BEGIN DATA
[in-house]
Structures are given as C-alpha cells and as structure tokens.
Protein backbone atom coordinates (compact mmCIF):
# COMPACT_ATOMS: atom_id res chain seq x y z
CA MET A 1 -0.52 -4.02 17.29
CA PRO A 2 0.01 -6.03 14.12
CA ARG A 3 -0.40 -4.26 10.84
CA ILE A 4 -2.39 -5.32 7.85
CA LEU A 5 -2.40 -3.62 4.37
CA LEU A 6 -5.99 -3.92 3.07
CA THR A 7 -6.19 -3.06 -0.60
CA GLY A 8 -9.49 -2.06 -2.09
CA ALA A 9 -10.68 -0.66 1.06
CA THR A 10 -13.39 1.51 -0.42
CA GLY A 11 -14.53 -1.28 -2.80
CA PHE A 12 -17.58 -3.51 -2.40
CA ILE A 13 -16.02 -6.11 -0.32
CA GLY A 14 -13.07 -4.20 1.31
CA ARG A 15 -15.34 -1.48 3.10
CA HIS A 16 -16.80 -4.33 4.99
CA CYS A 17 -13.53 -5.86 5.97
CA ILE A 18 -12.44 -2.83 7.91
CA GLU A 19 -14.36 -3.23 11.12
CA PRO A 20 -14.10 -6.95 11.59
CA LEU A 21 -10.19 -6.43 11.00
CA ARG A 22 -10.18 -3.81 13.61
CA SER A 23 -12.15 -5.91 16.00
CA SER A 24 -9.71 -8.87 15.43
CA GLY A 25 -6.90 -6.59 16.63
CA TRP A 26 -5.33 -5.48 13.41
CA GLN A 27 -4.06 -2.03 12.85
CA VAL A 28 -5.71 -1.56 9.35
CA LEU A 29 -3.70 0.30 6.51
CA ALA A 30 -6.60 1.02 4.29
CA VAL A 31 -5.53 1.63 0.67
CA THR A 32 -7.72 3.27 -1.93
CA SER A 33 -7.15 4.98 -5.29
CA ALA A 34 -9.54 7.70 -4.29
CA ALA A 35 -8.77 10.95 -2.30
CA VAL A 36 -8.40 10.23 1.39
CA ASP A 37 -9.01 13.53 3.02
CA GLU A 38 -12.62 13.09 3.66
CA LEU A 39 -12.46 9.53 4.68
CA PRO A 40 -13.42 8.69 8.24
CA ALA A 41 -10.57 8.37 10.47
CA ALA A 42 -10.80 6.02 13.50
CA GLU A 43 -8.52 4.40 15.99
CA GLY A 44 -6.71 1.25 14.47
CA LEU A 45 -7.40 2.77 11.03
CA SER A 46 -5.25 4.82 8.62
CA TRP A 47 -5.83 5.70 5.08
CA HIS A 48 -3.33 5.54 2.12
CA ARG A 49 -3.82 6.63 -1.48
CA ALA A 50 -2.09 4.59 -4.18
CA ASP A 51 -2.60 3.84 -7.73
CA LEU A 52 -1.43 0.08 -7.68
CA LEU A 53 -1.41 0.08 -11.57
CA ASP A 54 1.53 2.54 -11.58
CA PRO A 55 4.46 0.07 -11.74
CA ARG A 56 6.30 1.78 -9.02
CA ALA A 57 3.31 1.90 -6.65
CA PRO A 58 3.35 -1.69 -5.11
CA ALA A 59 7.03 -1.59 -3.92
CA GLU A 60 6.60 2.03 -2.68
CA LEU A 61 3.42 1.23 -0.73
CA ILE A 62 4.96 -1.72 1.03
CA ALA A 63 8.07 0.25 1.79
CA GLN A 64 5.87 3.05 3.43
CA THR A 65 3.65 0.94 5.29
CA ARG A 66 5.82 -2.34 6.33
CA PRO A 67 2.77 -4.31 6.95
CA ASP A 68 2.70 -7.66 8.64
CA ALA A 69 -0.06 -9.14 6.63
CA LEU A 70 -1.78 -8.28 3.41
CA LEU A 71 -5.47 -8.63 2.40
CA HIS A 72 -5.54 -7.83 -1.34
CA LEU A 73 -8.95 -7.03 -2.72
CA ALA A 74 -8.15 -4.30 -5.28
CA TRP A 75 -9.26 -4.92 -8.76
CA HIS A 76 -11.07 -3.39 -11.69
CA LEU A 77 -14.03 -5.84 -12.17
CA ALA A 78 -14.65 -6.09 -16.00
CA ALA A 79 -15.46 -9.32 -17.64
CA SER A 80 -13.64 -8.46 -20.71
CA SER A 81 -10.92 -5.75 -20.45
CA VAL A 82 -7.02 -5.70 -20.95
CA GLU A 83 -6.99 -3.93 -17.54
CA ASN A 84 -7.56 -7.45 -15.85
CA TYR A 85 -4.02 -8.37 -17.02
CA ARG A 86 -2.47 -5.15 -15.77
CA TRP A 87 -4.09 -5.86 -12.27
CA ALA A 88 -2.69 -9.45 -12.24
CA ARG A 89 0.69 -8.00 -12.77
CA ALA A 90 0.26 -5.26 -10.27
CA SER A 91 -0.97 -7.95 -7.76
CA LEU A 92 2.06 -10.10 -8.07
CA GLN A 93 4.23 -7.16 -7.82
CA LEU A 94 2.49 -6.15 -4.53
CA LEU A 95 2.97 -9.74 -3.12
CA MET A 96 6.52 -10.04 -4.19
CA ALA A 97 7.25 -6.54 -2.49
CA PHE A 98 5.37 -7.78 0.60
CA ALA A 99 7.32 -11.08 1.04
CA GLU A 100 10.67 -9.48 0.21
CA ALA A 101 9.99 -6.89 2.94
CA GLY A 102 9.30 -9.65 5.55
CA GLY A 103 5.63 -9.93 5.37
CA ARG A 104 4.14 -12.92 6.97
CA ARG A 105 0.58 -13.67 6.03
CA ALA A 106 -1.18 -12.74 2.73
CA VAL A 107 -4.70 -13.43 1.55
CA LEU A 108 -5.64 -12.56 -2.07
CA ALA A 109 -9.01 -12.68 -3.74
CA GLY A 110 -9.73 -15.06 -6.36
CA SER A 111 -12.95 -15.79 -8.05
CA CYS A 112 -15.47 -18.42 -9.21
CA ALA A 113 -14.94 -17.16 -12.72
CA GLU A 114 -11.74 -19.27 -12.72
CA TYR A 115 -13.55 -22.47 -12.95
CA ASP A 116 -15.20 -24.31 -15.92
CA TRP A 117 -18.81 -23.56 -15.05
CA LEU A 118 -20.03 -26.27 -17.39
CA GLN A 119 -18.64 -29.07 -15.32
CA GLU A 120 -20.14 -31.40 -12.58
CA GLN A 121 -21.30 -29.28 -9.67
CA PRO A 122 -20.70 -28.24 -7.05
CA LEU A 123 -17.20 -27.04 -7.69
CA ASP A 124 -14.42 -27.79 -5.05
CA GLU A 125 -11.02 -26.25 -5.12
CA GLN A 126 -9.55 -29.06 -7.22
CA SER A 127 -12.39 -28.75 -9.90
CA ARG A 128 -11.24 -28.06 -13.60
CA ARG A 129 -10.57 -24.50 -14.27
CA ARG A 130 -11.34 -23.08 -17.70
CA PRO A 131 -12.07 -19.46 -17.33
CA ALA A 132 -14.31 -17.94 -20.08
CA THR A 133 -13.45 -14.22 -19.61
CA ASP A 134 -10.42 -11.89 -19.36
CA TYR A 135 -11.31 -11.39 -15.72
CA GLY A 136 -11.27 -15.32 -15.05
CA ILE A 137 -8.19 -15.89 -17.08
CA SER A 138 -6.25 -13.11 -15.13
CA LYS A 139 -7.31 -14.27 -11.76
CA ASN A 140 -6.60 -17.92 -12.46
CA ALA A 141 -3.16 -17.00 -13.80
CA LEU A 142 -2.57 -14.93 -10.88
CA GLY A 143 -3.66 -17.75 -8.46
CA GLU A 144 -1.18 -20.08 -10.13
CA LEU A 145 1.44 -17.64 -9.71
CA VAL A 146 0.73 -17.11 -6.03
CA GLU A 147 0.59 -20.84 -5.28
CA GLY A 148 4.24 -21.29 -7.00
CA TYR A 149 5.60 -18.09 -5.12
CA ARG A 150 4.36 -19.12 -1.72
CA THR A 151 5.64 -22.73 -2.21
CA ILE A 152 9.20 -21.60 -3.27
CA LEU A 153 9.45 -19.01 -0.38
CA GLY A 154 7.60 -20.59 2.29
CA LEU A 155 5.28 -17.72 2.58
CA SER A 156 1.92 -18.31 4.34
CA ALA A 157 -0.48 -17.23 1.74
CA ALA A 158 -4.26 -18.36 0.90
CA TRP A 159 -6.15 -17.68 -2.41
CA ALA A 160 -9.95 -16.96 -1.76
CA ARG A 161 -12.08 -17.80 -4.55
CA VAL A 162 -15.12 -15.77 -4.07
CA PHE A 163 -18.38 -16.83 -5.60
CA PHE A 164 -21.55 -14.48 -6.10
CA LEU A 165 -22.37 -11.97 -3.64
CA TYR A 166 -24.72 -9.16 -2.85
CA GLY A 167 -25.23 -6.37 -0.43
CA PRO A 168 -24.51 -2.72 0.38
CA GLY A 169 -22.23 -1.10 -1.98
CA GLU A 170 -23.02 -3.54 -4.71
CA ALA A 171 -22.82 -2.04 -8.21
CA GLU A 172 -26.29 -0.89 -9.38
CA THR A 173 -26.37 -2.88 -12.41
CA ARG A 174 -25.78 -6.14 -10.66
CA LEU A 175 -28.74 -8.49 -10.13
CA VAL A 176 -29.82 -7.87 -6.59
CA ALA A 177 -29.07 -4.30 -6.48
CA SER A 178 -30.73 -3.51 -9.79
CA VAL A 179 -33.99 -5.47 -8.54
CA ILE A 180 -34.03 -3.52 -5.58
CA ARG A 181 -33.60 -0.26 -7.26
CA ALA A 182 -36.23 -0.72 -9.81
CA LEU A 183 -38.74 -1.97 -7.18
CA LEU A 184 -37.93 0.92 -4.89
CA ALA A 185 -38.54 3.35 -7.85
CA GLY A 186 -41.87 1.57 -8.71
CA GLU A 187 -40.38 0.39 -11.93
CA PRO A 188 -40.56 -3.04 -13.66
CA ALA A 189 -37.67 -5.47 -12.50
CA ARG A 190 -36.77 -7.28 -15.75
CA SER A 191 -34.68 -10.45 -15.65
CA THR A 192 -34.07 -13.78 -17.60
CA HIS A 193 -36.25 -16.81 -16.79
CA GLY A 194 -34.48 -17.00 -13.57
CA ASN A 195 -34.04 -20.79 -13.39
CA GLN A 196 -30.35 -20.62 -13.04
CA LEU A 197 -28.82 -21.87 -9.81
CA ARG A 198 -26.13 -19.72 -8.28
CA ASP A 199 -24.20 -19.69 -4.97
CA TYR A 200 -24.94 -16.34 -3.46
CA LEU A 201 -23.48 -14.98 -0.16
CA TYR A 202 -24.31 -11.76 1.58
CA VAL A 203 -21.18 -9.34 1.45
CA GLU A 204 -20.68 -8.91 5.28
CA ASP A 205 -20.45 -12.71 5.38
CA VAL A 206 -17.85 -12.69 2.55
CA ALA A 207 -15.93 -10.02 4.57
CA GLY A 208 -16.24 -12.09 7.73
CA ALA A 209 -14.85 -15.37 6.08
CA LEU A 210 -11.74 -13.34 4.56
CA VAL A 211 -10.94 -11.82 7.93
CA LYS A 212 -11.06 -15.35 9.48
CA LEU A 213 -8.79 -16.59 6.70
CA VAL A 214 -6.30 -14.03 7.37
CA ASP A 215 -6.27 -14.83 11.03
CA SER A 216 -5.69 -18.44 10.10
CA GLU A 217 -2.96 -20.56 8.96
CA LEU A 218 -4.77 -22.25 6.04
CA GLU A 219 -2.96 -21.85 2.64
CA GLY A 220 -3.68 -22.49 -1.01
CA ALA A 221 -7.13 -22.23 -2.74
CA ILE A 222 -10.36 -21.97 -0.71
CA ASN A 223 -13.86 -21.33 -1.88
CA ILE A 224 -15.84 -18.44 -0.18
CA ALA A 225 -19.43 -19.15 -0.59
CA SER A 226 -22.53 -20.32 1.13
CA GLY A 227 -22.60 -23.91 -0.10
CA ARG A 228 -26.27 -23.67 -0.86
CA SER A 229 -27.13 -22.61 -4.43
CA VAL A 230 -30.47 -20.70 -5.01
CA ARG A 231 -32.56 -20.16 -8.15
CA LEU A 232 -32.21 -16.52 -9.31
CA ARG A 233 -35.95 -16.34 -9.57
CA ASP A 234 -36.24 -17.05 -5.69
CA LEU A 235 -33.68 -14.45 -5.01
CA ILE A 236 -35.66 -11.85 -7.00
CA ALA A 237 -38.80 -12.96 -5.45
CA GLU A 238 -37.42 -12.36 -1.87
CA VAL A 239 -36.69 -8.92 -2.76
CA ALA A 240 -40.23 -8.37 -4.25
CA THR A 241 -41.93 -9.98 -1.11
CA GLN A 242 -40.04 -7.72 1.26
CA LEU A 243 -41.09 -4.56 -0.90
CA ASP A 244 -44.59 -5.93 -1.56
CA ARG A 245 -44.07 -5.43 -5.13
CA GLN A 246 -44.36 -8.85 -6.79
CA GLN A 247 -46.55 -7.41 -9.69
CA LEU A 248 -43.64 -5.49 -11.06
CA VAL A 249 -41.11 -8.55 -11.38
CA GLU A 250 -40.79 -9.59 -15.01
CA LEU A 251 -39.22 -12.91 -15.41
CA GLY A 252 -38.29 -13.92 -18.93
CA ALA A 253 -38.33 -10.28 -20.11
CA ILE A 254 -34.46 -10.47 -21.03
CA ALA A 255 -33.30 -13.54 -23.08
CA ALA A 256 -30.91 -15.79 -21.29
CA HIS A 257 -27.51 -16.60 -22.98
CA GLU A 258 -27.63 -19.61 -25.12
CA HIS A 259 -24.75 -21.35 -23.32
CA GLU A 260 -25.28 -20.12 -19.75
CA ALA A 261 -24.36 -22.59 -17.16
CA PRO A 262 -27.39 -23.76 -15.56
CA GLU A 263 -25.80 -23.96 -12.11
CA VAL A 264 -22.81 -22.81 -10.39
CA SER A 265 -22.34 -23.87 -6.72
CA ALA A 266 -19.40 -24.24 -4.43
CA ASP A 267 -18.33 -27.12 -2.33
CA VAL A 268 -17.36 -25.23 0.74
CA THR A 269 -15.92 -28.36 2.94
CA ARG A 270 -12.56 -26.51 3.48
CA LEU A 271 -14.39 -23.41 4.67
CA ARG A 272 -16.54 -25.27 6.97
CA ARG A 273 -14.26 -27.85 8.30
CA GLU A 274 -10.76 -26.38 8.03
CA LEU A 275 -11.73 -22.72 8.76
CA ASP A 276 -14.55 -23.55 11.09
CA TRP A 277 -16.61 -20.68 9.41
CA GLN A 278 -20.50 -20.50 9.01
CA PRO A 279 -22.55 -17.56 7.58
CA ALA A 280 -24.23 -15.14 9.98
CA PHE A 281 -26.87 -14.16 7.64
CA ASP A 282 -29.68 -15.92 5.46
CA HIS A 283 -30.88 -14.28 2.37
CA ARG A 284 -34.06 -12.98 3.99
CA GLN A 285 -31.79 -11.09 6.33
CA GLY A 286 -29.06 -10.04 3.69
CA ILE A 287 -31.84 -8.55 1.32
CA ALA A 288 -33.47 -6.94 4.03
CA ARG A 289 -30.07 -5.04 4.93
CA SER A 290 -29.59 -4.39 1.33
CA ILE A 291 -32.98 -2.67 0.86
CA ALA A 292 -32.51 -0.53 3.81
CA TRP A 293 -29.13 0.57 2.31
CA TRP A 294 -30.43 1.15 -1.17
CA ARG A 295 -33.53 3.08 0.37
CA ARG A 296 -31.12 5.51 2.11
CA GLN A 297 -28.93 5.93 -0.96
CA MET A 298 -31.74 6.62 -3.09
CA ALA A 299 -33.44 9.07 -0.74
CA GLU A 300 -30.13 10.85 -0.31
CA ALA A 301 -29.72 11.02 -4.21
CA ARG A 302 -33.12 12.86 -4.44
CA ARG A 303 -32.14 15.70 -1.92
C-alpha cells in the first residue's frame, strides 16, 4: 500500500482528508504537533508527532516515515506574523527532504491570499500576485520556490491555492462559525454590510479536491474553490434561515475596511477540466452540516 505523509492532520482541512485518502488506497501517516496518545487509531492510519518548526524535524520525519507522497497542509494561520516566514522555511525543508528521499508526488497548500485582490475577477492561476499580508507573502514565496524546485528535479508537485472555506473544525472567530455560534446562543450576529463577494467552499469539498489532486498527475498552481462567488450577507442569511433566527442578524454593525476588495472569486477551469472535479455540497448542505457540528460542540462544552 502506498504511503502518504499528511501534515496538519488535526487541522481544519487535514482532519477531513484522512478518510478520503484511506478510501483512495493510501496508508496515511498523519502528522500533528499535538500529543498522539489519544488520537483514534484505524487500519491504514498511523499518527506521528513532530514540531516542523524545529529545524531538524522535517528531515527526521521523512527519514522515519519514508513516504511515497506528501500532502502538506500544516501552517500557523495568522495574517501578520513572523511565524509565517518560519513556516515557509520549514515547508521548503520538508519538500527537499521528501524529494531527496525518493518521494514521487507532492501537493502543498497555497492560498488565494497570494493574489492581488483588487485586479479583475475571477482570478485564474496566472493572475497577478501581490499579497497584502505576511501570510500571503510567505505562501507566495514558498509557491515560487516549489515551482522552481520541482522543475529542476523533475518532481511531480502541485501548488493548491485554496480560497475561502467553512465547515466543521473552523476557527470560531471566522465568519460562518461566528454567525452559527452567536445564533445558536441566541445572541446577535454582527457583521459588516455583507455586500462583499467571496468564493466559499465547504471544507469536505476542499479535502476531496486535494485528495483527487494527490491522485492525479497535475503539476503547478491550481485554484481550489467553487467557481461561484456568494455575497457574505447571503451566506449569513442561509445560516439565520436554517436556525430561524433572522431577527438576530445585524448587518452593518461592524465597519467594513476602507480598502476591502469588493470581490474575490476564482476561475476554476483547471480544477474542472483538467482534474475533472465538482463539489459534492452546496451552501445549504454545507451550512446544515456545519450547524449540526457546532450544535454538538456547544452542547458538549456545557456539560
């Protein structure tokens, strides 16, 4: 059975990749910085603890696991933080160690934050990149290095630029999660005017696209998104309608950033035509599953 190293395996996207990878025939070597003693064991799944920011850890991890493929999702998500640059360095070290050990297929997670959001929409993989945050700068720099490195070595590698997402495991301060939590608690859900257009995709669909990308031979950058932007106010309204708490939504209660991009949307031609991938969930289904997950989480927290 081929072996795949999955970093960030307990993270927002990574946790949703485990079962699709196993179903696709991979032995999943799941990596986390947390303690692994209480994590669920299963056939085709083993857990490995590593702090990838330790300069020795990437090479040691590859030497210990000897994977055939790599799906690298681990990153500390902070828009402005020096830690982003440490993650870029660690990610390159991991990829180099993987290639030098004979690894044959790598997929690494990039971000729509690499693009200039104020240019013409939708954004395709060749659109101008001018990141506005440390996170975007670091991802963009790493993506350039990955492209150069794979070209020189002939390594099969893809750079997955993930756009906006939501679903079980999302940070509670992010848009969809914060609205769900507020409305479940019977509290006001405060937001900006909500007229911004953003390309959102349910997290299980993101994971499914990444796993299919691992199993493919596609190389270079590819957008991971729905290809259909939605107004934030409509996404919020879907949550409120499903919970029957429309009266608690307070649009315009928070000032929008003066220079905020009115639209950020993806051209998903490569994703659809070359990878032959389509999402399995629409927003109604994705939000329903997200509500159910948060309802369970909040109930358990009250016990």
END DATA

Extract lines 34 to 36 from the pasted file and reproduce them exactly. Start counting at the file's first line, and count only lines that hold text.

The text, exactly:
CA ALA A 30 -6.60 1.02 4.29
CA VAL A 31 -5.53 1.63 0.67
CA THR A 32 -7.72 3.27 -1.93